Monday, July 21, 2014

Your brain on jazz: a not so sudden realization

I was driving to work the other day and some dumb-ass pulled out in front of me and proceeded to make a right turn about 400 feet up the road, keeping me at about 20 m.p.h. on a 55 speed limit road, all when there was nobody behind me for at least a mile (because that’s how far you can see down this particular road that I drive on every morning). A few years ago, a stunt like that would have made me give you the finger, probably a honk of the horn, and maybe even a flash of the brights. This particular day, I didn't even react, other than to note that I was not reacting to something that would normally have badly pissed me off.

Last year, when we were putting up new blinds and installing hardwood floors throughout the house, I was nervous that things wouldn't turn out well, but I consoled myself with the thought that, if anything didn't work out, we could always buy another solution. Maybe it would be a waste of money, but if it was, so what? It’s just money. So, when one of the new blinds ended up being not quite right, did I storm back to the store and demand a refund? Nope. I just put it up, fixed it as best I could and left it, and will wait for a better solution at some point in the future. It doesn't bother me a bit.

At work, some of the staff have been decorating the office with cheesy pictures, plastic plants and new modular furniture, all in anticipation of the boss’s arrival for a visit this Thursday. In the past, I would rant, make comments, and generally try to undermine their efforts. I would lecture them about how we are running a business, this isn't your house, and quit wasting the company’s money on that junk. Now, I actually helped them hang a bunch of pictures and I assembled their furniture for them. Yes, I made a few comments about my potential bonus being wasted, but nothing biting or acerbic.

As all this has been happening, I stopped and asked myself: What gives? What happened to the driven, obsessive, get-it-right-at-all-costs me that I was so used to? Why am I so calm and why is my short temper now so long (if it exists at all)? In short, what happened to the real me?

I look different, but feel the same.
I think certainly age figures into it. At 50, you begin to see how much closer you are to your mortality as opposed to your nativity. Small things fade away to nothing, big things fade to small things, and life is much easier. But I don’t think that’s all there is to it. I honestly think that listening to jazz and playing the piano with a mind to play jazz music has rewired me. Since taking up jazz seven years ago, I realize that I get excited playing the piano. I’m happy just looking at my baby grand. I’m fascinated by pieces of music I haven’t heard before, or subtleties and nuances in songs I’m well familiar with that I didn't notice before. I don’t just think “cool”, I feel “cool”. Putting on one of my hats makes me look jazzy, and that makes me feel, I don't know. Free, maybe? Music has released me from the tedium of working in a factory and gives me a specific thing to look forward to at the end of each day, whether I’m going to a concert, going to a piano lesson, or just going home to dinner with Wynton Marsalis or Bill Evans playing in the background. Pull out in front of me and slow me down, that’s a few more minutes to explore Milestones or Maiden Voyage. Set me up with some appliance to install or a garage to clean or a bookshelf to build, the iPad and speakers will be Blowin’ the Blues Away, unless I need to Take Five. Decorate the office with some plastic bamboo, and I will forget all about it when I’m looking at the clarinet I’m going to hang on my wall at home. I’m the new Alfred Neuman: What, me worry?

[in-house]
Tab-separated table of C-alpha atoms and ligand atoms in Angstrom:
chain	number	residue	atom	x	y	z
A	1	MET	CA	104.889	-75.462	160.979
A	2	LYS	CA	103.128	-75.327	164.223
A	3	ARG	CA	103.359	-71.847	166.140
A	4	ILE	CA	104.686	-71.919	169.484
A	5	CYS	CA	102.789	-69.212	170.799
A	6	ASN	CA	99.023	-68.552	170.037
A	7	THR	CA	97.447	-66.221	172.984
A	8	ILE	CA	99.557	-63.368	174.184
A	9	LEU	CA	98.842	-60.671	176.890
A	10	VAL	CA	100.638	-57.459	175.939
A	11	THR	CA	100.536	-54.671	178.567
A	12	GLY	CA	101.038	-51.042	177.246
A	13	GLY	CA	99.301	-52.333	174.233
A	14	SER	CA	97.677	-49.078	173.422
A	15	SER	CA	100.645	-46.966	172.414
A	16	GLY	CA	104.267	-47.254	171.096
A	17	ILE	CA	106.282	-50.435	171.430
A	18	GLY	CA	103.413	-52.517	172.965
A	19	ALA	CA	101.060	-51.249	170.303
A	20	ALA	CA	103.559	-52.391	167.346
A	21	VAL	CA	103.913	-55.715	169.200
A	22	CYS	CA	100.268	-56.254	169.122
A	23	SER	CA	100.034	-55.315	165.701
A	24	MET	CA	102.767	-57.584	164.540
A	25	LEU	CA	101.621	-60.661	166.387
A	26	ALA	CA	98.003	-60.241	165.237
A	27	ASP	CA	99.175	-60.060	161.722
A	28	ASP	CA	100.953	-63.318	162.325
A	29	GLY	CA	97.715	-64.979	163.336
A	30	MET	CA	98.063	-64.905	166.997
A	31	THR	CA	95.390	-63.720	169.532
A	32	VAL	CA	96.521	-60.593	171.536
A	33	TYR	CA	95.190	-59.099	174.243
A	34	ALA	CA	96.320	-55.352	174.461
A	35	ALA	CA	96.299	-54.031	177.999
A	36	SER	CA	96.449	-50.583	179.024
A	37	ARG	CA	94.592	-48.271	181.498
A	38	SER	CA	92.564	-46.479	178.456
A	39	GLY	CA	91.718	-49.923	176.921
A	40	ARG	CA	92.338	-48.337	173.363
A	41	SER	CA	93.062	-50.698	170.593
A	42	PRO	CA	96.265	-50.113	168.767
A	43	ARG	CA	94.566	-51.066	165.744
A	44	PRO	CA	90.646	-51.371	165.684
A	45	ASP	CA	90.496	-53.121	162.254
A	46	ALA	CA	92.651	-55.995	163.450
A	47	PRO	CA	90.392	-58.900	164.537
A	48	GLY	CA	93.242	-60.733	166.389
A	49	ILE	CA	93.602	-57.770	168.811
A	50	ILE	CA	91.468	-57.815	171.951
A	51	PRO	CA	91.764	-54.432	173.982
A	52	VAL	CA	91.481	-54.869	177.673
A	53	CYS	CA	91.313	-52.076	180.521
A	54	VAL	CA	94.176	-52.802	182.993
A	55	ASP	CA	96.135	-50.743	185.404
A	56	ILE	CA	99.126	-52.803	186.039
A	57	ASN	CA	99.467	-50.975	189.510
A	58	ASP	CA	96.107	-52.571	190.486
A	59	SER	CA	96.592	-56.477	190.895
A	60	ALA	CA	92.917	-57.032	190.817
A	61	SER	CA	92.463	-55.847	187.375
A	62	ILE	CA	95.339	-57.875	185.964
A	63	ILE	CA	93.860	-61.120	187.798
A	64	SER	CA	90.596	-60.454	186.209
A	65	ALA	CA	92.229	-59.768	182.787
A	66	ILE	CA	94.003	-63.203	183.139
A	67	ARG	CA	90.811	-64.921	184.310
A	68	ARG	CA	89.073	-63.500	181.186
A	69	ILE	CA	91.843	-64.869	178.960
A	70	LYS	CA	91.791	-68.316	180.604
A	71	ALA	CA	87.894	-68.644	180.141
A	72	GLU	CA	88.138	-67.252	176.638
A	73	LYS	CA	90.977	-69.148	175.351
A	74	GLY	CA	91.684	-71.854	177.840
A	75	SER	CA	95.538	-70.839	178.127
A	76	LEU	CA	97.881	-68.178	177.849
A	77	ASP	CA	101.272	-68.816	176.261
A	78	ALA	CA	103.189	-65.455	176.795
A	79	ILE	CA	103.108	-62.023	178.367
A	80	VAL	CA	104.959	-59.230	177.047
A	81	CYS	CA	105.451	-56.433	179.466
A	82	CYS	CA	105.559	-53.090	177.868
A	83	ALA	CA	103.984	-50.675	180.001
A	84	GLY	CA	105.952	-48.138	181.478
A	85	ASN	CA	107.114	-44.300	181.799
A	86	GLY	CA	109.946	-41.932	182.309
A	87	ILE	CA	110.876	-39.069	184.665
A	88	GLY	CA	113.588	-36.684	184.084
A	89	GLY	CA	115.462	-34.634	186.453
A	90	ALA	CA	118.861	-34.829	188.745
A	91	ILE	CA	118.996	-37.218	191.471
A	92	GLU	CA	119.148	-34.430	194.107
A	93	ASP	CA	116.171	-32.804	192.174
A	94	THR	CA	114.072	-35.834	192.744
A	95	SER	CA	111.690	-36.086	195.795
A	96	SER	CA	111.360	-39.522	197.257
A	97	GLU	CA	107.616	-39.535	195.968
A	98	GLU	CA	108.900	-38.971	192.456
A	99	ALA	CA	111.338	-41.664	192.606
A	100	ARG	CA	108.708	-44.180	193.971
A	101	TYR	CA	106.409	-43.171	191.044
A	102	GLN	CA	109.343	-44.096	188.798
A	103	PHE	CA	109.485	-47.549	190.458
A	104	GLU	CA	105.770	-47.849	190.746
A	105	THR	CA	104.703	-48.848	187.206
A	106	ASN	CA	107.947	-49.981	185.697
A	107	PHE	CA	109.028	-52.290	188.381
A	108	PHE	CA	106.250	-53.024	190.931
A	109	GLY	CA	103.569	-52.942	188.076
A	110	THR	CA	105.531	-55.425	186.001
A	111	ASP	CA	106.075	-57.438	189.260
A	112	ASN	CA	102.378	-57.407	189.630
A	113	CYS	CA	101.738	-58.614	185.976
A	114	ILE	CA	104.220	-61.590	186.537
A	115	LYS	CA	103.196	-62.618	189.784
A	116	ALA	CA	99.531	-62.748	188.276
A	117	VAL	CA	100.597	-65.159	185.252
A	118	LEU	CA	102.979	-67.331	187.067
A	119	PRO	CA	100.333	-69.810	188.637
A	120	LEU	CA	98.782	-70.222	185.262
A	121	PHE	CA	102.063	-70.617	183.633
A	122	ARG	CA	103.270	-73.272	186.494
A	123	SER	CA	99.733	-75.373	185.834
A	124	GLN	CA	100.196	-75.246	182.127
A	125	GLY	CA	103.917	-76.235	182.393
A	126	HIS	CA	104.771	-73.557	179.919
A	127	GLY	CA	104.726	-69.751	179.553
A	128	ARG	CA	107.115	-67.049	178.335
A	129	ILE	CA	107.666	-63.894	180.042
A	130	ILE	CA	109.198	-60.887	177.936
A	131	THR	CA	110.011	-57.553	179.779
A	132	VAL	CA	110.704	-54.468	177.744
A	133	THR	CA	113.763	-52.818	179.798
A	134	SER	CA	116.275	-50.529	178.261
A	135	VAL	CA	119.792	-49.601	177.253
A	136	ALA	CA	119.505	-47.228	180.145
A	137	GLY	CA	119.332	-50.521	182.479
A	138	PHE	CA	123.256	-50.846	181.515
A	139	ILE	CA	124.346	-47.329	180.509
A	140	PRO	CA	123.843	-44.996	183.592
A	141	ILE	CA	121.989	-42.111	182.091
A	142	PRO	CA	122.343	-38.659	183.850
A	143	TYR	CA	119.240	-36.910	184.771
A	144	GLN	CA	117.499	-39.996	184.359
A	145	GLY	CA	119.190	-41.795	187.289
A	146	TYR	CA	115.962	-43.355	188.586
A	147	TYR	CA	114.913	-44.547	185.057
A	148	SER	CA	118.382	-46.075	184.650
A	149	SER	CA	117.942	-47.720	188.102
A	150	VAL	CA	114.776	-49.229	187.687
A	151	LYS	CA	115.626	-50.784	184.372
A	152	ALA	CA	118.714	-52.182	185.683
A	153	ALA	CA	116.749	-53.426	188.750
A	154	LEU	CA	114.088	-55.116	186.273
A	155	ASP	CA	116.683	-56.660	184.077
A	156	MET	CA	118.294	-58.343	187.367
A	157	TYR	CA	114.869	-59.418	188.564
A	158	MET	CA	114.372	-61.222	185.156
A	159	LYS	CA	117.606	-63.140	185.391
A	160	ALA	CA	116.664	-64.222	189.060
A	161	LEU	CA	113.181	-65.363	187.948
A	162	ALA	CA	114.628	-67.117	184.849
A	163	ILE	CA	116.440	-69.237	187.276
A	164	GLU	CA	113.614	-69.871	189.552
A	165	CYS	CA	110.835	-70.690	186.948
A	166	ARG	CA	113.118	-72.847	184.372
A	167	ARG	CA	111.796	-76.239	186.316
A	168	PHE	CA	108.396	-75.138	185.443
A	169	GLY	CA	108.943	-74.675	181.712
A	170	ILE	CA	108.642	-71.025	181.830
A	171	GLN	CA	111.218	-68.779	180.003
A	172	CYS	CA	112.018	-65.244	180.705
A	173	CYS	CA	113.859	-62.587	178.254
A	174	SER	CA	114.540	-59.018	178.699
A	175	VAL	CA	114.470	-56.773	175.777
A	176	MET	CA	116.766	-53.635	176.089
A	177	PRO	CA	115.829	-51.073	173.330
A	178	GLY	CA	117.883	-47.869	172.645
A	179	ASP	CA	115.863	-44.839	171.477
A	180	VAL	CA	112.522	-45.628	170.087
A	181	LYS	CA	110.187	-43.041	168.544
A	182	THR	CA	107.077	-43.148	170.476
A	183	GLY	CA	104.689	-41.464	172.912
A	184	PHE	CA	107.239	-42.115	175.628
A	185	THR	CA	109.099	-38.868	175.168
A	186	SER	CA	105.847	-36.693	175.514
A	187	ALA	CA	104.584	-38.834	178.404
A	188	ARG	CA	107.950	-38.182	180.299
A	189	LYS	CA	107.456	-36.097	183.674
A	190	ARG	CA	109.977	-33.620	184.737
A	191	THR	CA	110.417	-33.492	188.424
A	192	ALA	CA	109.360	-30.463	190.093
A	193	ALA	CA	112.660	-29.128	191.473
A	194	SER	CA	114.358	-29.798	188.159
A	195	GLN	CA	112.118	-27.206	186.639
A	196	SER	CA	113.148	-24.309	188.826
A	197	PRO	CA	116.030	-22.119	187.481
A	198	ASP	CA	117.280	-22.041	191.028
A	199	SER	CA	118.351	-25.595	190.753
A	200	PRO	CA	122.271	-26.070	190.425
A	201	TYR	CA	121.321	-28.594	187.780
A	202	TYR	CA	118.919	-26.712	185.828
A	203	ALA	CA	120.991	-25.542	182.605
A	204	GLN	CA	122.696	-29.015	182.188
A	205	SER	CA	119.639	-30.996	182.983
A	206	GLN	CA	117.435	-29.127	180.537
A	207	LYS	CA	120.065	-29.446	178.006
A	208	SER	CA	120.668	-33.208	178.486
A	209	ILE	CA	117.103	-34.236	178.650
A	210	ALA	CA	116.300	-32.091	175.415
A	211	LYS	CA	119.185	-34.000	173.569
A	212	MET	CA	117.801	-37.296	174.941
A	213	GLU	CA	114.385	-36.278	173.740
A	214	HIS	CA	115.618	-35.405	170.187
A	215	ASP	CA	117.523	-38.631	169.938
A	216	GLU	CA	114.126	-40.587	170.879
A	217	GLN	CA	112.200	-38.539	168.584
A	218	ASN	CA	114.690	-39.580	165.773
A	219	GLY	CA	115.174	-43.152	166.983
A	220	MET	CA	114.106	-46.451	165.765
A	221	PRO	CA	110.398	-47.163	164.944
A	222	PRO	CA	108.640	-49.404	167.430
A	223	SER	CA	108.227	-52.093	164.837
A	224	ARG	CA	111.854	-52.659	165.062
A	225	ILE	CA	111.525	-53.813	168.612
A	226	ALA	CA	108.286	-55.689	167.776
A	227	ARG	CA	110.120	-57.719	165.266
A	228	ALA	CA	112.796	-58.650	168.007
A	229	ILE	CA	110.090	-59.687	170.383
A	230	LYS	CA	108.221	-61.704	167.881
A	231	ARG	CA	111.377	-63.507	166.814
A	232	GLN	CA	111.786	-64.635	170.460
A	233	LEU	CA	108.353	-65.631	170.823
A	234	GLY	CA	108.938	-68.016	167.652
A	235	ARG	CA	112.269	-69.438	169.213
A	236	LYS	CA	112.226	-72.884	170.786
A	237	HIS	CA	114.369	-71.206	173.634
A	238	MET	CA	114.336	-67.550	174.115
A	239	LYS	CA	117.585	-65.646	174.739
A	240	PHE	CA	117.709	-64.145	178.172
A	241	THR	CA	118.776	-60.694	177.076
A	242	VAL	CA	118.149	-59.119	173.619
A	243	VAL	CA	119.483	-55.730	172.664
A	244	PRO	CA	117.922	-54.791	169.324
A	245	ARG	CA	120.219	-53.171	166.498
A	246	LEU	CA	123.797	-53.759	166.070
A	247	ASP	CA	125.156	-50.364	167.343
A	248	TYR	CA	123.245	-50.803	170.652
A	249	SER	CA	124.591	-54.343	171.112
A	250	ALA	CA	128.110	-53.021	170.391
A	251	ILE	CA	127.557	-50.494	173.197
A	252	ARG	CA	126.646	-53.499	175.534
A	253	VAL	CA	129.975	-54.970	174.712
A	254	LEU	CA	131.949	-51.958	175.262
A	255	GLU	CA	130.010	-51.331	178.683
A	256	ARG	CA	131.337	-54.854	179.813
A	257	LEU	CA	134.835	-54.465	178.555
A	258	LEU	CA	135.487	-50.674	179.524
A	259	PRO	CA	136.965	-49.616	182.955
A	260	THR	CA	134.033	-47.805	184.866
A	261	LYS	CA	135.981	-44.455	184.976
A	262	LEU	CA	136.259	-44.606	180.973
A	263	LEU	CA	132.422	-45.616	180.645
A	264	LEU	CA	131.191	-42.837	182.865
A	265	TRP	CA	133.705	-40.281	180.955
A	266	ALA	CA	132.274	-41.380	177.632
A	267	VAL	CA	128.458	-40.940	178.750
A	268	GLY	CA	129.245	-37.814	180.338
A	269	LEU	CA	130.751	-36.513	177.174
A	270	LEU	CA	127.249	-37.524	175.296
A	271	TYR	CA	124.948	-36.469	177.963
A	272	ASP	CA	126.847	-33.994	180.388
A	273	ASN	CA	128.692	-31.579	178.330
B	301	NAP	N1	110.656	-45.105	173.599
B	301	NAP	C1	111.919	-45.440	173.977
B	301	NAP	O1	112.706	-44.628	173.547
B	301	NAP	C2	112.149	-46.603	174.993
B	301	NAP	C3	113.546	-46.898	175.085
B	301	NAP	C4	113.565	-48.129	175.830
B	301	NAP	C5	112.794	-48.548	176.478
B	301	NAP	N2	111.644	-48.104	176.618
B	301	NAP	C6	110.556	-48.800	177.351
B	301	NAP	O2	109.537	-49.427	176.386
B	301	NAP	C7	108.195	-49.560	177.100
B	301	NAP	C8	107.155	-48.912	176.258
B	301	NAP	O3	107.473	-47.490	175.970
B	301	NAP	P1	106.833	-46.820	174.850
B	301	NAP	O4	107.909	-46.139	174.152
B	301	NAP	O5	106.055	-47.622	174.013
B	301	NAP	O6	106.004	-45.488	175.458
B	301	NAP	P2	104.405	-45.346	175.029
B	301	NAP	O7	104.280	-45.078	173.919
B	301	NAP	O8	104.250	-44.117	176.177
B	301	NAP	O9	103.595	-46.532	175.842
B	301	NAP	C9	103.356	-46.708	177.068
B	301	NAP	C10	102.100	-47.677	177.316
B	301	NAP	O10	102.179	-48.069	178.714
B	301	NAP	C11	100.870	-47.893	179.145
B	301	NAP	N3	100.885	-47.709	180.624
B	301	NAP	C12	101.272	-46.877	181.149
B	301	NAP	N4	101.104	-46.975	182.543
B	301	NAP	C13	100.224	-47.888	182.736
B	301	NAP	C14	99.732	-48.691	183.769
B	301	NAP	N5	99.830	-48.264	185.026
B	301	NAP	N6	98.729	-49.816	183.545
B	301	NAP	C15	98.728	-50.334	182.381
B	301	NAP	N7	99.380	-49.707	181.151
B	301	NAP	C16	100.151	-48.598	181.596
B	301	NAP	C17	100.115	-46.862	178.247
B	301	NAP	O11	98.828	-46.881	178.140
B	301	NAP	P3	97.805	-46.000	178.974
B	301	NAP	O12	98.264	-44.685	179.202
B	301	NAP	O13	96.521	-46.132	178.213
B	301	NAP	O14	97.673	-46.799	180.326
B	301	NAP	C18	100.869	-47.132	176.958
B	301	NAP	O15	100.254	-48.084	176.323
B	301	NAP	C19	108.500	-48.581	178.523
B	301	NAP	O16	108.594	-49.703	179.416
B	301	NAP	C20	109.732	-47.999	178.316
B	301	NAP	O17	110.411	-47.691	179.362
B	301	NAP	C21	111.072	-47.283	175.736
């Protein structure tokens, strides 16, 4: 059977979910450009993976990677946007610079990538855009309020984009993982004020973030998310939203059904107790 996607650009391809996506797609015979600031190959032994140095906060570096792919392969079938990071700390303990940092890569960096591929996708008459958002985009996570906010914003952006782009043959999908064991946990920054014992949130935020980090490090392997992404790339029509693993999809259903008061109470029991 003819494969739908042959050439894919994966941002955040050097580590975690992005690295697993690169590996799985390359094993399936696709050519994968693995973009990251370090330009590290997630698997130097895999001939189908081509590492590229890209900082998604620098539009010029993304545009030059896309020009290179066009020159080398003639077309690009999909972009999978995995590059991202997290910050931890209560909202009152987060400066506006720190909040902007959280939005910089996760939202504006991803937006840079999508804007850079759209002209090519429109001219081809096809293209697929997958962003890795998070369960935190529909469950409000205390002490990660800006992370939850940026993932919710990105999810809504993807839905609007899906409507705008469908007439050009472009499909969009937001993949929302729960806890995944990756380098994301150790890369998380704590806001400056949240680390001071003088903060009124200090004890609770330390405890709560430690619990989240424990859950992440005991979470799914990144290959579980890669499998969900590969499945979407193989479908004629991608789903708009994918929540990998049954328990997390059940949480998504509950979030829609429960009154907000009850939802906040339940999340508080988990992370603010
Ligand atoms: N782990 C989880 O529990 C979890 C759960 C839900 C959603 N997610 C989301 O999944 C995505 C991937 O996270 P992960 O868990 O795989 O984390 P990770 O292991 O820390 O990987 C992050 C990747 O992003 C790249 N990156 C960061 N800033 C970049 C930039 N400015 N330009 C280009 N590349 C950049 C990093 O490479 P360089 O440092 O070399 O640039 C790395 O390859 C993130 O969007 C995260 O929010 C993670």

I really believe that jazz has completely changed my brain and the way it works, which in turn has changed my life. If you don’t want to sweat the small stuff, try some Ellington or Basie. Like the guy on that commercial says, “It worked for me!”